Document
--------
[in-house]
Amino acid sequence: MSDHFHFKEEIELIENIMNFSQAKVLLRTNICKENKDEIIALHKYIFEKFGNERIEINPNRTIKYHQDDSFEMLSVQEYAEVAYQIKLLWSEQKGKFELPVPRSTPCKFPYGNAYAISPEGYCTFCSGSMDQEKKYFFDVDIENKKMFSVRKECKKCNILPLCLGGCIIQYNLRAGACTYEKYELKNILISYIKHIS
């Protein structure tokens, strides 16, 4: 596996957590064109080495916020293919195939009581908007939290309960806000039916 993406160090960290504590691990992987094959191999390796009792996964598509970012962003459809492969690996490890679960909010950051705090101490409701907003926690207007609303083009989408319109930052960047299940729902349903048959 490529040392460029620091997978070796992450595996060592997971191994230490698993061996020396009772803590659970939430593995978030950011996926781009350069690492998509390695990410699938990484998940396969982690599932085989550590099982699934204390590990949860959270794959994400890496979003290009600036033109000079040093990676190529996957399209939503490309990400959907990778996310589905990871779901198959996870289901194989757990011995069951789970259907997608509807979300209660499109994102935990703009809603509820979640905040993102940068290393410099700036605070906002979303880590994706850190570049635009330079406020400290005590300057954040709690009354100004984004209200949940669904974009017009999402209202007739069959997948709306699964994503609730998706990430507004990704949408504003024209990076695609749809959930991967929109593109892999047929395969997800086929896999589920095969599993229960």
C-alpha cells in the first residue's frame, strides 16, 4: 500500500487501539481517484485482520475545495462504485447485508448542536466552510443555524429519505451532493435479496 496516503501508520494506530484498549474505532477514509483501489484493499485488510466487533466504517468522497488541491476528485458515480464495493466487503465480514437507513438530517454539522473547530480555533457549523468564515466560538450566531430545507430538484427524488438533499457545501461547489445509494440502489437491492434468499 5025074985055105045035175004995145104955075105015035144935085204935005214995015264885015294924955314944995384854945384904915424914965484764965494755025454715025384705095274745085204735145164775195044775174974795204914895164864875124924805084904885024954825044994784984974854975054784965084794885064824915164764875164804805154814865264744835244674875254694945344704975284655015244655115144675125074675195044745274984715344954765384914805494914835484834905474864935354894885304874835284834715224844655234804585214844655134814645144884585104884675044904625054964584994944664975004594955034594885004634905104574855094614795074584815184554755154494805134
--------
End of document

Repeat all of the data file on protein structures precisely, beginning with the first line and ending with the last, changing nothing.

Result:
[in-house]
Amino acid sequence: MSDHFHFKEEIELIENIMNFSQAKVLLRTNICKENKDEIIALHKYIFEKFGNERIEINPNRTIKYHQDDSFEMLSVQEYAEVAYQIKLLWSEQKGKFELPVPRSTPCKFPYGNAYAISPEGYCTFCSGSMDQEKKYFFDVDIENKKMFSVRKECKKCNILPLCLGGCIIQYNLRAGACTYEKYELKNILISYIKHIS
């Protein structure tokens, strides 16, 4: 596996957590064109080495916020293919195939009581908007939290309960806000039916 993406160090960290504590691990992987094959191999390796009792996964598509970012962003459809492969690996490890679960909010950051705090101490409701907003926690207007609303083009989408319109930052960047299940729902349903048959 490529040392460029620091997978070796992450595996060592997971191994230490698993061996020396009772803590659970939430593995978030950011996926781009350069690492998509390695990410699938990484998940396969982690599932085989550590099982699934204390590990949860959270794959994400890496979003290009600036033109000079040093990676190529996957399209939503490309990400959907990778996310589905990871779901198959996870289901194989757990011995069951789970259907997608509807979300209660499109994102935990703009809603509820979640905040993102940068290393410099700036605070906002979303880590994706850190570049635009330079406020400290005590300057954040709690009354100004984004209200949940669904974009017009999402209202007739069959997948709306699964994503609730998706990430507004990704949408504003024209990076695609749809959930991967929109593109892999047929395969997800086929896999589920095969599993229960």
C-alpha cells in the first residue's frame, strides 16, 4: 500500500487501539481517484485482520475545495462504485447485508448542536466552510443555524429519505451532493435479496 496516503501508520494506530484498549474505532477514509483501489484493499485488510466487533466504517468522497488541491476528485458515480464495493466487503465480514437507513438530517454539522473547530480555533457549523468564515466560538450566531430545507430538484427524488438533499457545501461547489445509494440502489437491492434468499 5025074985055105045035175004995145104955075105015035144935085204935005214995015264885015294924955314944995384854945384904915424914965484764965494755025454715025384705095274745085204735145164775195044775174974795204914895164864875124924805084904885024954825044994784984974854975054784965084794885064824915164764875164804805154814865264744835244674875254694945344704975284655015244655115144675125074675195044745274984715344954765384914805494914835484834905474864935354894885304874835284834715224844655234804585214844655134814645144884585104884675044904625054964584994944664975004594955034594885004634905104574855094614795074584815184554755154494805134